Third-party Doctrine Question

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rsox5000

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Third-party Doctrine Question

Postby rsox5000 » Wed May 02, 2018 5:59 pm

I just finished reviewing my crim outline, but there is one thing that I am having trouble with: how Smith (pen register case) and Miller (bank records case) affect Katz. If the Court heard Katz after those cases, couldn't the government argue that, because Katz voluntarily conveyed information to a third party (the person he called), then the third-party doctrine applies and he has no reasonable expectation of privacy? I feel like I'm missing something here, which is embarrassing because I thought that this would be one of the easier sections of the class when, in actuality, it's the one thing really throwing mee off right now.

rsox5000

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Re: Third-party Doctrine Question

Postby rsox5000 » Wed May 02, 2018 6:27 pm

May have just answered my own question. Could it be that, at the time of the wiretap, the information being conveyed had not yet been conveyed to a third party? In Smith, the phone company already had the numbers and, in Miller, the bank already had the information; in Katz, however, the contents of the communication had not been disclosed to a third party when the wiretap occurred.

Judgmental_Judy

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Re: Third-party Doctrine Question

Postby Judgmental_Judy » Thu May 03, 2018 6:41 pm

I'll take a stab at your question.

The Katz test primarily looks to whether individuals have a reasonable expectation of privacy in a given circumstance. In Katz, the Court said that because "one who occupies [a telephone booth], shuts the door behind him, and pays the toll that permits him to place a call is surely entitled to assume that the words he utters into the mouthpiece will not be broadcast to the world." Thus, Katz had a reasonable expectation of privacy in the content of his conversation via the telephone calls when they were placed inside the booth.

The third-party doctrine came along almost a decade later in Smith and is just a rule that says people who volunteer information to third parties (telephone companies, banks, internet companies) have no reasonable expectation of privacy in the information they convey. So you don't have a reasonable expectation in the phone numbers that you dial (Smith), but you do have a reasonable expectation in the contents of your conversations.

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265489164158

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Re: Third-party Doctrine Question

Postby 265489164158 » Sat May 05, 2018 3:23 pm

rsox5000 wrote:May have just answered my own question. Could it be that, at the time of the wiretap, the information being conveyed had not yet been conveyed to a third party? In Smith, the phone company already had the numbers and, in Miller, the bank already had the information; in Katz, however, the contents of the communication had not been disclosed to a third party when the wiretap occurred.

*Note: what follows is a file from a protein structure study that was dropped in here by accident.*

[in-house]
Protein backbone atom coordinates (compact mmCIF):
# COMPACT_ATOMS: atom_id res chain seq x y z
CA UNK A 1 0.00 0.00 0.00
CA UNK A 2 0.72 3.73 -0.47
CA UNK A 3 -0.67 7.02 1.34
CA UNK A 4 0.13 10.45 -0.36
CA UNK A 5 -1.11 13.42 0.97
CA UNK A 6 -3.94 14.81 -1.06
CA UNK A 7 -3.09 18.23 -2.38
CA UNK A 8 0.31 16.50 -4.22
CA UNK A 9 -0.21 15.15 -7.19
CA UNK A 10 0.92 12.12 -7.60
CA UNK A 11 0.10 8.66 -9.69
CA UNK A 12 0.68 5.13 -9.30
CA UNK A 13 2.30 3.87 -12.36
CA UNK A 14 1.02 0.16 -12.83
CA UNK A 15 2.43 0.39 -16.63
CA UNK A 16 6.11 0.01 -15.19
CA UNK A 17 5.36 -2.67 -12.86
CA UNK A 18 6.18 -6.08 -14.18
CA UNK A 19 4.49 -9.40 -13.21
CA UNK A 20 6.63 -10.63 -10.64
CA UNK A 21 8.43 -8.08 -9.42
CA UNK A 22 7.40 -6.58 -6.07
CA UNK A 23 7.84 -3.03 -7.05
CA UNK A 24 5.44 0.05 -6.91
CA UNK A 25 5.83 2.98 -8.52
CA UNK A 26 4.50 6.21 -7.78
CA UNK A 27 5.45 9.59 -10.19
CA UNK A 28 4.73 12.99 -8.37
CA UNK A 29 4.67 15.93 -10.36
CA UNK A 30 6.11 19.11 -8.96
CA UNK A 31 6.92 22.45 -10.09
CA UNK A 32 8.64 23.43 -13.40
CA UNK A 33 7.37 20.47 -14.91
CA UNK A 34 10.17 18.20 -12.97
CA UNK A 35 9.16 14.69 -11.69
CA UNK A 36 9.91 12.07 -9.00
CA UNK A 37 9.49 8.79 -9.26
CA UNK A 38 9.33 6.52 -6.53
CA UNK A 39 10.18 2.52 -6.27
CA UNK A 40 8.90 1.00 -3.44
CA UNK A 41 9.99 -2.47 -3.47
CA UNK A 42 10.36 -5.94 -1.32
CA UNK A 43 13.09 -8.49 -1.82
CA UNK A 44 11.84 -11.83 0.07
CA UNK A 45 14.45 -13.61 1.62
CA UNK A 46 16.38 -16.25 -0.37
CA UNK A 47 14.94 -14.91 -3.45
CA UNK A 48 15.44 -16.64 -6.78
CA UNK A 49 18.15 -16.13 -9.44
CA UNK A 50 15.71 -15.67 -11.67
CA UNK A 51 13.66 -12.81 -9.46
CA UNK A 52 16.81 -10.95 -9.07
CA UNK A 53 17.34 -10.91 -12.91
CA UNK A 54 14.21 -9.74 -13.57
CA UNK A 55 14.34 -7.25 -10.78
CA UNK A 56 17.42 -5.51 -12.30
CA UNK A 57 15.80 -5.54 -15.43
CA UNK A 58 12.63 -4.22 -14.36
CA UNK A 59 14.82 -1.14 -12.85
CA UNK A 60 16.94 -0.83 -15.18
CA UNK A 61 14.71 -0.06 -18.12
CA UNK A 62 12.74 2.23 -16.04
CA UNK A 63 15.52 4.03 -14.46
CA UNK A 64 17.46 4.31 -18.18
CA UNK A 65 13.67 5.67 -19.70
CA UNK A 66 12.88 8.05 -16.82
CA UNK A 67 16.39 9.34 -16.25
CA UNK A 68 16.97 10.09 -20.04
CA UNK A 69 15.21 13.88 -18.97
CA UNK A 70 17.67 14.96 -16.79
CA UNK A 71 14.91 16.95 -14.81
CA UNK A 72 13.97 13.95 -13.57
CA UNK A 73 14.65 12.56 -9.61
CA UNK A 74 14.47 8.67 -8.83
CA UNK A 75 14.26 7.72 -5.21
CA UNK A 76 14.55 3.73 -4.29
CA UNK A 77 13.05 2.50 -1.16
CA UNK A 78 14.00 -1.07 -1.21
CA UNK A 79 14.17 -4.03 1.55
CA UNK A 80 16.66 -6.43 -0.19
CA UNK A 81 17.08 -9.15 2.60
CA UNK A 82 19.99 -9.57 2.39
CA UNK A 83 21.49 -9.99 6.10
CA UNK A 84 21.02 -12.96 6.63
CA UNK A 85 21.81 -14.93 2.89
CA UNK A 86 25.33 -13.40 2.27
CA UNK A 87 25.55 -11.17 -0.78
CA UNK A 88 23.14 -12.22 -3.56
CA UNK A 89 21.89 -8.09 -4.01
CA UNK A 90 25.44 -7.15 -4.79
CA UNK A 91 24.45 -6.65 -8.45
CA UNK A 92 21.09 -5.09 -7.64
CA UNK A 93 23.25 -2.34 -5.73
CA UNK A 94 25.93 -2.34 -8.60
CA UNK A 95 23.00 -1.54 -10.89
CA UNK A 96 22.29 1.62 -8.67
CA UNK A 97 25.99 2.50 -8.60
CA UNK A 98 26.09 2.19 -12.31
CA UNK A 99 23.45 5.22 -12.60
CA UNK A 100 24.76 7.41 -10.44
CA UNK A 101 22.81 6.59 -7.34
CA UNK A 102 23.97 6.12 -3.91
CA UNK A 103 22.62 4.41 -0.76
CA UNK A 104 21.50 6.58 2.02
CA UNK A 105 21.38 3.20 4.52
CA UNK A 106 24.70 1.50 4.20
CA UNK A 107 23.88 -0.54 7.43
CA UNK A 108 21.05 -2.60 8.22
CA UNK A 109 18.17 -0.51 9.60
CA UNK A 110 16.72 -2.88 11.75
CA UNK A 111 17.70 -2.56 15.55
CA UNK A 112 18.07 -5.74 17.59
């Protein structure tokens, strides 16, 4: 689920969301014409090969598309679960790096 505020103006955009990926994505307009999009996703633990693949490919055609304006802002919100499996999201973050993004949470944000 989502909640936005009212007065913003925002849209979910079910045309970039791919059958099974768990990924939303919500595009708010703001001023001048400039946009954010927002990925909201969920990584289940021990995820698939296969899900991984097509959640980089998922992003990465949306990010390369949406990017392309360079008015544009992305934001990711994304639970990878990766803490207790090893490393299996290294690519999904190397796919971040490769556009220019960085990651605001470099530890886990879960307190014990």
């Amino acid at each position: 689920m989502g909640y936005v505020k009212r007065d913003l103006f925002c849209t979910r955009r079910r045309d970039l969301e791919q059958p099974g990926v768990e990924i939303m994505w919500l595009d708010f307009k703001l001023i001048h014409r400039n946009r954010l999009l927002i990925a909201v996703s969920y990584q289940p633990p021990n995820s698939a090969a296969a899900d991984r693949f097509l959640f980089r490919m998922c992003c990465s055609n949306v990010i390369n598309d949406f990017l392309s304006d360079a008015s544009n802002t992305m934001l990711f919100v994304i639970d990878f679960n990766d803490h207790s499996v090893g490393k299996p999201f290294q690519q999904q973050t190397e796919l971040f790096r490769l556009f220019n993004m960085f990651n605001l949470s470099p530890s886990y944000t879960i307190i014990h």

I think that in both Smith and Miller, an individual has no reasonable expectation of privacy in what they knowingly convey to another. When you dialed a phone number in the old days, you know the telephone company (and even a live operator) was using that information to manually route the call. (Smith) In Miller, the person was handing over the deposit slips with numbers on them, to my recollection. Thus, under Katz there is no expectation of privacy and a search does not occur when the government obtains this info.

chichilee1992

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Re: Third-party Doctrine Question

Postby chichilee1992 » Tue May 08, 2018 2:04 pm

The oral argument on Nov. 29, 2017 (Carpenter v. U.S.) might help as well.

sprinx

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Re: Third-party Doctrine Question

Postby sprinx » Wed May 09, 2018 8:40 am

Judgmental_Judy wrote:I'll take a stab at your question.

The Katz test primarily looks to whether individuals have a reasonable expectation of privacy in a given circumstance. In Katz, the Court said that because "one who occupies [a telephone booth], shuts the door behind him, and pays the toll that permits him to place a call is surely entitled to assume that the words he utters into the mouthpiece will not be broadcast to the world." Thus, Katz had a reasonable expectation of privacy in the content of his conversation via the telephone calls when they were placed inside the booth.

The third-party doctrine came along almost a decade later in Smith and is just a rule that says people who volunteer information to third parties (telephone companies, banks, internet companies) have no reasonable expectation of privacy in the information they convey. So you don't have a reasonable expectation in the phone numbers that you dial (Smith), but you do have a reasonable expectation in the contents of your conversations.


This!

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thriller1122

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Re: Third-party Doctrine Question

Postby thriller1122 » Wed Jul 18, 2018 10:17 am

chichilee1992 wrote:The oral argument on Nov. 29, 2017 (Carpenter v. U.S.) might help as well.


FWIW, it looks like the third-party exception was a severely limited to the facts of Smith and Miller. And now as the SCOTUS becomes more right-leaning (so to speak) there is a chance they would explicitly overrule the third-party doctrine because it is wrong anyways.



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